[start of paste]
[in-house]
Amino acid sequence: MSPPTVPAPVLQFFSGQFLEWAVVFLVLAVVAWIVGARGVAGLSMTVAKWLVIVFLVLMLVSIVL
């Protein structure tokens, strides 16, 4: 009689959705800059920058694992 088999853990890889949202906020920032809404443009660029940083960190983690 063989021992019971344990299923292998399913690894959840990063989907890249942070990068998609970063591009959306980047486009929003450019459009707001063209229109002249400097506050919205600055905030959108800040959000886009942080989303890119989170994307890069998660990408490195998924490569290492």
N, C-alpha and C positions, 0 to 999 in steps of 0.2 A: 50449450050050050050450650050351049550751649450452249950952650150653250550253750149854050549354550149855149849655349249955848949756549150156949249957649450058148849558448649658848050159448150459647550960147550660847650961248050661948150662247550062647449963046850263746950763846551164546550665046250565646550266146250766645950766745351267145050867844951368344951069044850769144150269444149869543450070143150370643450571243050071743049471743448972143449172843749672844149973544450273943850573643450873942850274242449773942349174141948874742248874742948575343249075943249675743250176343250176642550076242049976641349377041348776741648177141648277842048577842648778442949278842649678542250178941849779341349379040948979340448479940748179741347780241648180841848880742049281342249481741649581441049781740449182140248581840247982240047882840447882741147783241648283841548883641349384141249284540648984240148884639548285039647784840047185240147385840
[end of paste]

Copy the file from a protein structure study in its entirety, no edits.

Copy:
[in-house]
Amino acid sequence: MSPPTVPAPVLQFFSGQFLEWAVVFLVLAVVAWIVGARGVAGLSMTVAKWLVIVFLVLMLVSIVL
């Protein structure tokens, strides 16, 4: 009689959705800059920058694992 088999853990890889949202906020920032809404443009660029940083960190983690 063989021992019971344990299923292998399913690894959840990063989907890249942070990068998609970063591009959306980047486009929003450019459009707001063209229109002249400097506050919205600055905030959108800040959000886009942080989303890119989170994307890069998660990408490195998924490569290492």
N, C-alpha and C positions, 0 to 999 in steps of 0.2 A: 50449450050050050050450650050351049550751649450452249950952650150653250550253750149854050549354550149855149849655349249955848949756549150156949249957649450058148849558448649658848050159448150459647550960147550660847650961248050661948150662247550062647449963046850263746950763846551164546550665046250565646550266146250766645950766745351267145050867844951368344951069044850769144150269444149869543450070143150370643450571243050071743049471743448972143449172843749672844149973544450273943850573643450873942850274242449773942349174141948874742248874742948575343249075943249675743250176343250176642550076242049976641349377041348776741648177141648277842048577842648778442949278842649678542250178941849779341349379040948979340448479940748179741347780241648180841848880742049281342249481741649581441049781740449182140248581840247982240047882840447882741147783241648283841548883641349384141249284540648984240148884639548285039647784840047185240147385840